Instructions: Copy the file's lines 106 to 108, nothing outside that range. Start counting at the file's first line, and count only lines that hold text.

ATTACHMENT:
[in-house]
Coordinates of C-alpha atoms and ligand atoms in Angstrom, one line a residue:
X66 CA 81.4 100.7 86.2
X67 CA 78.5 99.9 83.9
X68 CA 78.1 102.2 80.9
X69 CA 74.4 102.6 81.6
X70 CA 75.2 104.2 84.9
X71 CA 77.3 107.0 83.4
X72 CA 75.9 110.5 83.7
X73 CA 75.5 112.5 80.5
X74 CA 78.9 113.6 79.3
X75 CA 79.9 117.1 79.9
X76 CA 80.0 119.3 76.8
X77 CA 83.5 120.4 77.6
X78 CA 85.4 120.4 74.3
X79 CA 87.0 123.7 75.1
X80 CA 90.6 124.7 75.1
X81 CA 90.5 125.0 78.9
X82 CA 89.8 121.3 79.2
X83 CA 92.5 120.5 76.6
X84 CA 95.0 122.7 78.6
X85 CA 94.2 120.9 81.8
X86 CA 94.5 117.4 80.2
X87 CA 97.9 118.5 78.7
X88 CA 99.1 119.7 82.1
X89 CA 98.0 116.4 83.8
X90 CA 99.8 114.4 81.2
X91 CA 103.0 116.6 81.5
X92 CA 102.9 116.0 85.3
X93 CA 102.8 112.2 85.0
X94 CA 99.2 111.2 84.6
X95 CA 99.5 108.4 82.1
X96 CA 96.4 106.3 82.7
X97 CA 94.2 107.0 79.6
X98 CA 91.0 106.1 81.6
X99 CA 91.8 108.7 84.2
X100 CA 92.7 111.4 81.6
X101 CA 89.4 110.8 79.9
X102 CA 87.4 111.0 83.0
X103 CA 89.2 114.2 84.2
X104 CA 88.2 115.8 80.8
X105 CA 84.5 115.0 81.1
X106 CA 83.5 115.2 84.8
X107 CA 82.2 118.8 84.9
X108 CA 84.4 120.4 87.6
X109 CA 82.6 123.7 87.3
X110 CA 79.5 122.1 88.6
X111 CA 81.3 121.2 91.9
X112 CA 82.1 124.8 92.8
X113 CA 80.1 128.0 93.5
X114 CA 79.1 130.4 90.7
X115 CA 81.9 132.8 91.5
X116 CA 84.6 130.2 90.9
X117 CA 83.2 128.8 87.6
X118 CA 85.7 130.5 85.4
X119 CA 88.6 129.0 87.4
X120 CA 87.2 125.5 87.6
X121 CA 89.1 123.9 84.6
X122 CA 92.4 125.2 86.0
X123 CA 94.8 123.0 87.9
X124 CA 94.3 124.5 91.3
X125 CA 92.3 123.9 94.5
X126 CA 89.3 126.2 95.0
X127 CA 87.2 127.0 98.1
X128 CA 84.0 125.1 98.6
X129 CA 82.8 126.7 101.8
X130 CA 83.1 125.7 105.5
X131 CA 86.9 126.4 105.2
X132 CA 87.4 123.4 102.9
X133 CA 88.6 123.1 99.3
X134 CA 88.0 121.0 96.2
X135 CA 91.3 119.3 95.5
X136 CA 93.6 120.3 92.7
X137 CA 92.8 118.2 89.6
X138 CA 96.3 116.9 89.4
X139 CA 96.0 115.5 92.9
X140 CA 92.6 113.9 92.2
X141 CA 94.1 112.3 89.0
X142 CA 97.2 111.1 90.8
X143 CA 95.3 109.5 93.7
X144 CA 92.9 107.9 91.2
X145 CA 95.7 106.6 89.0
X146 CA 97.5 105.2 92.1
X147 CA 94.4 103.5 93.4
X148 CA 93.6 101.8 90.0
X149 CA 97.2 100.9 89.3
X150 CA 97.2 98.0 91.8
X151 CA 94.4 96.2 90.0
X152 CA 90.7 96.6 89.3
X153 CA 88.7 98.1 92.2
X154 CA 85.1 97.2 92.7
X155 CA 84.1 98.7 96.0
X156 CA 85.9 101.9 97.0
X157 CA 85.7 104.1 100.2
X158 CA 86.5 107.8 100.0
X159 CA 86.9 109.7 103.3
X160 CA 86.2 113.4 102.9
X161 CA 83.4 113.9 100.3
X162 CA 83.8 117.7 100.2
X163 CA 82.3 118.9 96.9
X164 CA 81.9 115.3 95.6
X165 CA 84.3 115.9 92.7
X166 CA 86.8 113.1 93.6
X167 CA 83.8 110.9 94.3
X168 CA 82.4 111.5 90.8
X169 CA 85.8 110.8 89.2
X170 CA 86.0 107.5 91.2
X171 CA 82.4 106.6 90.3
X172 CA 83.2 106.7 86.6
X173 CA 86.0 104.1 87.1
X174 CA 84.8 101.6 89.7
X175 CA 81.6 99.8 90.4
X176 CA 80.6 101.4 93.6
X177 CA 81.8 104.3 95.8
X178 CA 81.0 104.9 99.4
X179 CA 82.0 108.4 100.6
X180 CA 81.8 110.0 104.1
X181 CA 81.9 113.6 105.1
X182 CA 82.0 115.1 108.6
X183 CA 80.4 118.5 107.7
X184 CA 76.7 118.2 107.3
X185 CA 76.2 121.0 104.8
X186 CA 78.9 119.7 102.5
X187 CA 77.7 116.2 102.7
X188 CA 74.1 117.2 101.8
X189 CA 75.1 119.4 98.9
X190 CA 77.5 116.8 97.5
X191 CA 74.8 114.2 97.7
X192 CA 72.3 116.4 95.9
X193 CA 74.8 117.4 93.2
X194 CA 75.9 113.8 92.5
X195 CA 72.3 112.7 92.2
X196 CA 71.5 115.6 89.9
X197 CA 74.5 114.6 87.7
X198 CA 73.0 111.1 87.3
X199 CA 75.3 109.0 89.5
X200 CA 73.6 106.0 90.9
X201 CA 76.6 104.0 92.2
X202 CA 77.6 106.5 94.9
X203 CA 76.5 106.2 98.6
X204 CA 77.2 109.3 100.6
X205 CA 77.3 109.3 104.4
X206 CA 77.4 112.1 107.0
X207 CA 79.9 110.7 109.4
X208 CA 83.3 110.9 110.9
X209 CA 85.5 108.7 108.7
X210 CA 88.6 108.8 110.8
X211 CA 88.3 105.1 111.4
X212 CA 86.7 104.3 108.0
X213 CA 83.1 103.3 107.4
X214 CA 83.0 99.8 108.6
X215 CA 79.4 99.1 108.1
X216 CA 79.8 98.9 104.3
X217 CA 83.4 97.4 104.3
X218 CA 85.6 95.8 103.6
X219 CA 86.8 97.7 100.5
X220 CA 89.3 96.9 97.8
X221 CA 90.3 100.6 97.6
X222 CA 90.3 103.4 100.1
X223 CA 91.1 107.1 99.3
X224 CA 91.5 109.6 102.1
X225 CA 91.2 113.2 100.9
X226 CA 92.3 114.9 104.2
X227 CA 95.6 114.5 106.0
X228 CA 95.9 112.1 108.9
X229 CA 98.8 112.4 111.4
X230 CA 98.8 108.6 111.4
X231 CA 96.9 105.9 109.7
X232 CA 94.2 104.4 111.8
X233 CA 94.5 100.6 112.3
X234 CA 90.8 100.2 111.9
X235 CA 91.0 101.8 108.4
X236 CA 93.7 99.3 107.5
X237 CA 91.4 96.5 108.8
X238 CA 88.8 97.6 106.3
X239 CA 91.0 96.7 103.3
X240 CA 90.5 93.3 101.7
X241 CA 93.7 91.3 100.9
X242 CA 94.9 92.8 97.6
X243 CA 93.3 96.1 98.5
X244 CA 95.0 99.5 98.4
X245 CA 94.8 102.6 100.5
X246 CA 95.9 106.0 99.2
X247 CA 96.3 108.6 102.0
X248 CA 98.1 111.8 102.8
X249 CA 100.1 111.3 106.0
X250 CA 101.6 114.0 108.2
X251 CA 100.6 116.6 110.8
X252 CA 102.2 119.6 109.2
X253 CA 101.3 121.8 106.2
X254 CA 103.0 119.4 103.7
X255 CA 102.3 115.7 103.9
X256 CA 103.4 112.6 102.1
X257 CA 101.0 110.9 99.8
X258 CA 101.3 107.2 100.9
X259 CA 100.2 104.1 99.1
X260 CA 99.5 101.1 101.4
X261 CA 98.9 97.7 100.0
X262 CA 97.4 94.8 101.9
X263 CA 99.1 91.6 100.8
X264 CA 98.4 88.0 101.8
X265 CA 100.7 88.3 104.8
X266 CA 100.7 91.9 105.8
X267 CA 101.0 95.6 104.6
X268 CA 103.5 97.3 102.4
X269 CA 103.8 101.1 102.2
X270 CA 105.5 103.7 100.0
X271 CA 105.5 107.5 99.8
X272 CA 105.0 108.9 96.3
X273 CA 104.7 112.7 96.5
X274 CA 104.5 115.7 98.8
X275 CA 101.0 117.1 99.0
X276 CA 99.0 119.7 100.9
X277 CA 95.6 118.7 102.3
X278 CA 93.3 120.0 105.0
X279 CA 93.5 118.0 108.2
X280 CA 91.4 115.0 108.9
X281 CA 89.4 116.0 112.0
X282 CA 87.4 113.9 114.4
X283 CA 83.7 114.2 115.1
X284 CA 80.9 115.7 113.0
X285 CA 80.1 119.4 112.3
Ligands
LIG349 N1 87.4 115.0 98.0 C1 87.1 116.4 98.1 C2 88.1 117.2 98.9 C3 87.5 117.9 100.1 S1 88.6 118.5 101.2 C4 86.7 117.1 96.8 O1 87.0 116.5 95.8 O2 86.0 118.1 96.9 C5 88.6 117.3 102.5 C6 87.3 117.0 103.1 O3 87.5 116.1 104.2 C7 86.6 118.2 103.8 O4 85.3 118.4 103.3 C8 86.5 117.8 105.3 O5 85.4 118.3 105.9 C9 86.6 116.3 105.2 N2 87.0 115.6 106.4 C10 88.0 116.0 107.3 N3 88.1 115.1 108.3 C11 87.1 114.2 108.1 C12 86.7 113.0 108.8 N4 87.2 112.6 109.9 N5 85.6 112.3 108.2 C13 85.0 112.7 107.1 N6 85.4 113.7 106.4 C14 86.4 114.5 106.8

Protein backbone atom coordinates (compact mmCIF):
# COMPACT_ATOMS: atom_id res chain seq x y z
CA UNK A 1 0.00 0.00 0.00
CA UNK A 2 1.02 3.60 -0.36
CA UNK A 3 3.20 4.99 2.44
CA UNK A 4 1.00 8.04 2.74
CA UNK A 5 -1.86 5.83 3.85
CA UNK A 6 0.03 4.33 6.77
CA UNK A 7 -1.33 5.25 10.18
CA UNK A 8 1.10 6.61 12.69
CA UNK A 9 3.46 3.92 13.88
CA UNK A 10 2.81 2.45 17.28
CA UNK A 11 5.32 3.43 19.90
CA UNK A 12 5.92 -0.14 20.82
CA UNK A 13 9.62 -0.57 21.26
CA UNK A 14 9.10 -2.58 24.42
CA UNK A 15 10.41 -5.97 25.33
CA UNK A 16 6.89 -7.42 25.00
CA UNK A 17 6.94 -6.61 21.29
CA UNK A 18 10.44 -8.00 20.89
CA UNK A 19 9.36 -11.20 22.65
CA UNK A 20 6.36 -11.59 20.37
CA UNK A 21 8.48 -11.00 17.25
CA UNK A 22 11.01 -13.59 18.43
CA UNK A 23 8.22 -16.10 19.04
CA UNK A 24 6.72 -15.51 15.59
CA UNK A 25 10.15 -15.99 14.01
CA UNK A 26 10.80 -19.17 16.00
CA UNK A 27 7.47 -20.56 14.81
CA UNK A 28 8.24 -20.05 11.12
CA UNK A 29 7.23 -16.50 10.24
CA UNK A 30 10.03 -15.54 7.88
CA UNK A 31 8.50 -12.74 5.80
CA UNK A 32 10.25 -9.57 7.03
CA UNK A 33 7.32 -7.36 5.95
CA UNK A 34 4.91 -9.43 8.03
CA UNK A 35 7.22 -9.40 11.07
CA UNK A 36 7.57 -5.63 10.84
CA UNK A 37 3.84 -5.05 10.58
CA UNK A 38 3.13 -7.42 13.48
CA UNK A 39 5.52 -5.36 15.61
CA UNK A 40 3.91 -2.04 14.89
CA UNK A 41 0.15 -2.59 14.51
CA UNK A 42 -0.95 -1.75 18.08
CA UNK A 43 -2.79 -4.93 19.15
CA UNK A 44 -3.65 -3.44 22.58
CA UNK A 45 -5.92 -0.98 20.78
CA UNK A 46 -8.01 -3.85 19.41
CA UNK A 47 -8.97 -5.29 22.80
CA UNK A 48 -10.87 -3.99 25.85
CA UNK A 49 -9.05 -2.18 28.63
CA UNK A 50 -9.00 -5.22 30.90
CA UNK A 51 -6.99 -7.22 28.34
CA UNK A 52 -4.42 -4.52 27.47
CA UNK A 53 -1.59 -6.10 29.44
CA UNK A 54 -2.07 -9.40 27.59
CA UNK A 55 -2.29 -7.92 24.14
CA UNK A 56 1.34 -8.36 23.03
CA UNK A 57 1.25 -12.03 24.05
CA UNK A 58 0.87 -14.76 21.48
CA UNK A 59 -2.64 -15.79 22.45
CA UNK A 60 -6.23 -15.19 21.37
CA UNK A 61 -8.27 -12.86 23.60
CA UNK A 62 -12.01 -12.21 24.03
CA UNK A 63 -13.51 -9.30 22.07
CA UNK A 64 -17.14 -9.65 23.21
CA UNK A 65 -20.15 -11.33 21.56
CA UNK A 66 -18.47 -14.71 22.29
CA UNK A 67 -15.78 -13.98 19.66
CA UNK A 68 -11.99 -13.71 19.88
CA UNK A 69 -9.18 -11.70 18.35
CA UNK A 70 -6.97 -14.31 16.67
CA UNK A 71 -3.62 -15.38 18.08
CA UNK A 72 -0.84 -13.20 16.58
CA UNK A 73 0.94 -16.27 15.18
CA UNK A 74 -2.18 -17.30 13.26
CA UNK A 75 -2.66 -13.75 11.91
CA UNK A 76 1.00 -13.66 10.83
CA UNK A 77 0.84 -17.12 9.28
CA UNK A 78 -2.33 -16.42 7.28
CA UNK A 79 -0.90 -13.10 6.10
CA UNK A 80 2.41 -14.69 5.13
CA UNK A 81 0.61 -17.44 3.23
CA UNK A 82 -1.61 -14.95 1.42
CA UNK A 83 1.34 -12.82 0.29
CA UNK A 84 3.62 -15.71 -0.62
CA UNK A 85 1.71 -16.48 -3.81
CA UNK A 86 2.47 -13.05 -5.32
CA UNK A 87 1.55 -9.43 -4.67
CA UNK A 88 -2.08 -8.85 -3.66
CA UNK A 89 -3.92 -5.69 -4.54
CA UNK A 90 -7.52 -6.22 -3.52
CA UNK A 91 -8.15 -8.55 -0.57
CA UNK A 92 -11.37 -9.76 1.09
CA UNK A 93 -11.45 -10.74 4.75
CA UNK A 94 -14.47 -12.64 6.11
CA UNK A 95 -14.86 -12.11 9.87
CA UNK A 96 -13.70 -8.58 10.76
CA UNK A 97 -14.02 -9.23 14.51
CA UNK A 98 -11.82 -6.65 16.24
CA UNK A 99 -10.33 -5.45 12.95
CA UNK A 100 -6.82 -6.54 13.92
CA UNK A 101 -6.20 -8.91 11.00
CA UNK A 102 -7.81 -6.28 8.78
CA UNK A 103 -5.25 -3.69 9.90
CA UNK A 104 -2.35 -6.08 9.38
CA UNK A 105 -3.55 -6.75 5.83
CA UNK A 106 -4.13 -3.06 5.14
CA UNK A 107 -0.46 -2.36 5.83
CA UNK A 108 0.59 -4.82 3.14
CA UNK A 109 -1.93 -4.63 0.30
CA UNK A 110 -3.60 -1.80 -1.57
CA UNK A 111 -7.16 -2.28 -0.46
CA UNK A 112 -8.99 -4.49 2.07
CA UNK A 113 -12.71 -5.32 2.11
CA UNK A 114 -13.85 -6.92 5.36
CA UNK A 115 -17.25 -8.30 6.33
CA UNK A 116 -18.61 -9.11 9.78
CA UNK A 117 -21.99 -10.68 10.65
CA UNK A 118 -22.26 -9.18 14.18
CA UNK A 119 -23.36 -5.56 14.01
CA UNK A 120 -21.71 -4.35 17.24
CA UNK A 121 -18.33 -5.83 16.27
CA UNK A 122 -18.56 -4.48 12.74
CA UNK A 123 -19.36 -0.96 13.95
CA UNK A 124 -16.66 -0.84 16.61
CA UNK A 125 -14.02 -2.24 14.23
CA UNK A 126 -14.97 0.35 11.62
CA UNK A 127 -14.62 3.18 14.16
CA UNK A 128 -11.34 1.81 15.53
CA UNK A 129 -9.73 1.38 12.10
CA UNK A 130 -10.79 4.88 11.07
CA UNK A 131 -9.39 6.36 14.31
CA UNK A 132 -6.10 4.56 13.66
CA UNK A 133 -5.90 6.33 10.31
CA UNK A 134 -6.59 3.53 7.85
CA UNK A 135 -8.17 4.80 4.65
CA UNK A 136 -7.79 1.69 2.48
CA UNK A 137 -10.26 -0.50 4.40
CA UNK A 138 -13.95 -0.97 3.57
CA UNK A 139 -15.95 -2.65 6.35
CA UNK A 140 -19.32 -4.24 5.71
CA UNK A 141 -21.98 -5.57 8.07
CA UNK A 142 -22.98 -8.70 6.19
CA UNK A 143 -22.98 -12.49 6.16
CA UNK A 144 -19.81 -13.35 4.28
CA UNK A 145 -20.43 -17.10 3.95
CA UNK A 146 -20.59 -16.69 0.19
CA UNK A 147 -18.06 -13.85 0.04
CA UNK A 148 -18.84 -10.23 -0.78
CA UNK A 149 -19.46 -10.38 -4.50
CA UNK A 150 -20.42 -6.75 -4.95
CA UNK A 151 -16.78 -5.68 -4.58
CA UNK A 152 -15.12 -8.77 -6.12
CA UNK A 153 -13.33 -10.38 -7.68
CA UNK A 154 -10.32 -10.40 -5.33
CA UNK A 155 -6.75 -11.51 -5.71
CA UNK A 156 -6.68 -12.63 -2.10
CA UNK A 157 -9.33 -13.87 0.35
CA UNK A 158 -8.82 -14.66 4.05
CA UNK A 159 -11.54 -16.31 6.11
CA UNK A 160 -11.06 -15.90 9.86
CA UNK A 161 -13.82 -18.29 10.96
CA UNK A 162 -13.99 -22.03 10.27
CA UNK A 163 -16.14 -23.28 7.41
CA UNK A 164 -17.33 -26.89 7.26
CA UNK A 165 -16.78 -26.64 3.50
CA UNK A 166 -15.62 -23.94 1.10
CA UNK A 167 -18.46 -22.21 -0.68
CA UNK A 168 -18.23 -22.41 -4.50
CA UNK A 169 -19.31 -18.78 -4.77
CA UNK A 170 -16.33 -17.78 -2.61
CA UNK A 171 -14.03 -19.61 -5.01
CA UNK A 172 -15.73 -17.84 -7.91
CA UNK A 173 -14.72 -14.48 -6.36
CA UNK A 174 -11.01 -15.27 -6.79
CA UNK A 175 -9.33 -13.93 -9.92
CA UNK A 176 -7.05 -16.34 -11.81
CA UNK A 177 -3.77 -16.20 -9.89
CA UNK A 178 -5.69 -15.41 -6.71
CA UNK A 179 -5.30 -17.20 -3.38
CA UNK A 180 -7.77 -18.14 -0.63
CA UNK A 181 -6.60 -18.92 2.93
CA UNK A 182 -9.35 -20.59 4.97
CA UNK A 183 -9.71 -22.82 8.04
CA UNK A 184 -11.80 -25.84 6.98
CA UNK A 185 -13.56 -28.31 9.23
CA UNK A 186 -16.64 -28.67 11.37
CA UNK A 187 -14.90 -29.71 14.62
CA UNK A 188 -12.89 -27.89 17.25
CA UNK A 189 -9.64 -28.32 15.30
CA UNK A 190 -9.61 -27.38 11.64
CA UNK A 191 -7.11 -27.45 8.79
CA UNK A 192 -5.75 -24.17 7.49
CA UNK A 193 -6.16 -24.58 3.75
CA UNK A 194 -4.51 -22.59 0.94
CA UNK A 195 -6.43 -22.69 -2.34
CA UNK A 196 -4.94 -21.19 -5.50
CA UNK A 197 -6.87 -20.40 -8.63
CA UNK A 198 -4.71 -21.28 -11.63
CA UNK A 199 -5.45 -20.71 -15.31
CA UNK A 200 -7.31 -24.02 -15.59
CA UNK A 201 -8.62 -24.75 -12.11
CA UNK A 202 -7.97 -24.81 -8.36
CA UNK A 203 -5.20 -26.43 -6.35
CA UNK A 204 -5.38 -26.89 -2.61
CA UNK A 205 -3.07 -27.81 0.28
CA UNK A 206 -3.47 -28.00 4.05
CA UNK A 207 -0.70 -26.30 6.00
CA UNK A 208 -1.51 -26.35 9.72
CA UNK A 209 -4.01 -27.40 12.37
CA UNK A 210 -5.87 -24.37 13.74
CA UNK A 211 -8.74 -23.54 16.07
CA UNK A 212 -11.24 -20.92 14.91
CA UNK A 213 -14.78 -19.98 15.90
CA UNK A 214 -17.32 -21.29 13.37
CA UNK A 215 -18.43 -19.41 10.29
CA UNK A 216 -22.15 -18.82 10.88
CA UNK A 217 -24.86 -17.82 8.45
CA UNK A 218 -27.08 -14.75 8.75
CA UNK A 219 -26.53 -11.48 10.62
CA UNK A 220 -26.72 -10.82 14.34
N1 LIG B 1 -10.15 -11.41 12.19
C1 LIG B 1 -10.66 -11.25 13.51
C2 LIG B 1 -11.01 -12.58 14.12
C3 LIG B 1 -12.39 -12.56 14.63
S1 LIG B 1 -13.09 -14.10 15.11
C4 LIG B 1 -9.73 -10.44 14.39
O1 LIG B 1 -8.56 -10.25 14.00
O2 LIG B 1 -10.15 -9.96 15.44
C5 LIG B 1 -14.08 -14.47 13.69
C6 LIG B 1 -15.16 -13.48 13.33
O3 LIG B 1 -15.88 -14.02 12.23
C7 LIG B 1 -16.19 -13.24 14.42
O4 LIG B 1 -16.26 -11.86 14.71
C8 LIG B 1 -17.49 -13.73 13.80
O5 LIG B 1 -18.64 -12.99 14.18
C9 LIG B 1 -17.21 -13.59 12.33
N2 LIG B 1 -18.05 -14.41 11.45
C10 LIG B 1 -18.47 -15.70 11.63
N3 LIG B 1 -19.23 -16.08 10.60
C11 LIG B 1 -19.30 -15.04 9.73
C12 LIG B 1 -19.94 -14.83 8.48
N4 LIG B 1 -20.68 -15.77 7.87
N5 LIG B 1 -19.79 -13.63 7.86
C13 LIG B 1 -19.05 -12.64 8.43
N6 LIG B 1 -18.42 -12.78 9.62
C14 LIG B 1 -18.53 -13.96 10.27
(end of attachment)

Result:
X169 CA 85.8 110.8 89.2
X170 CA 86.0 107.5 91.2
X171 CA 82.4 106.6 90.3